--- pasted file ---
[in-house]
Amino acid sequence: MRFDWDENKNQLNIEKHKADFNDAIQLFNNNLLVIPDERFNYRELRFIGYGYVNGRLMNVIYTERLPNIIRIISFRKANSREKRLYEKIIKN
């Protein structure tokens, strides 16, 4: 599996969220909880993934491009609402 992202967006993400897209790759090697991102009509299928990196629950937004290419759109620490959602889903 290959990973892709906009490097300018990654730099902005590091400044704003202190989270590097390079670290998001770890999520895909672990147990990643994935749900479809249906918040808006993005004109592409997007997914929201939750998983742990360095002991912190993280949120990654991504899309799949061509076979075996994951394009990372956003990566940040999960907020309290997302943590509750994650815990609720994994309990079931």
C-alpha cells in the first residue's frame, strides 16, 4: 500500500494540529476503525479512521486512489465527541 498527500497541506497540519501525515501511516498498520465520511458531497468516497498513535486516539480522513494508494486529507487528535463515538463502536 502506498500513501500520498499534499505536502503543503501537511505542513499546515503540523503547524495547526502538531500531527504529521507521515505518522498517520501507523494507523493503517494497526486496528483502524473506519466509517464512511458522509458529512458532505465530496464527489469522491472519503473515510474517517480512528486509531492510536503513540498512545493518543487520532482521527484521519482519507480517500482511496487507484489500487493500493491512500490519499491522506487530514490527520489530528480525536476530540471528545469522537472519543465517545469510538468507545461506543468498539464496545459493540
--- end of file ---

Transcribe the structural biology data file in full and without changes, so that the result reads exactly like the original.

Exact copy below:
[in-house]
Amino acid sequence: MRFDWDENKNQLNIEKHKADFNDAIQLFNNNLLVIPDERFNYRELRFIGYGYVNGRLMNVIYTERLPNIIRIISFRKANSREKRLYEKIIKN
């Protein structure tokens, strides 16, 4: 599996969220909880993934491009609402 992202967006993400897209790759090697991102009509299928990196629950937004290419759109620490959602889903 290959990973892709906009490097300018990654730099902005590091400044704003202190989270590097390079670290998001770890999520895909672990147990990643994935749900479809249906918040808006993005004109592409997007997914929201939750998983742990360095002991912190993280949120990654991504899309799949061509076979075996994951394009990372956003990566940040999960907020309290997302943590509750994650815990609720994994309990079931």
C-alpha cells in the first residue's frame, strides 16, 4: 500500500494540529476503525479512521486512489465527541 498527500497541506497540519501525515501511516498498520465520511458531497468516497498513535486516539480522513494508494486529507487528535463515538463502536 502506498500513501500520498499534499505536502503543503501537511505542513499546515503540523503547524495547526502538531500531527504529521507521515505518522498517520501507523494507523493503517494497526486496528483502524473506519466509517464512511458522509458529512458532505465530496464527489469522491472519503473515510474517517480512528486509531492510536503513540498512545493518543487520532482521527484521519482519507480517500482511496487507484489500487493500493491512500490519499491522506487530514490527520489530528480525536476530540471528545469522537472519543465517545469510538468507545461506543468498539464496545459493540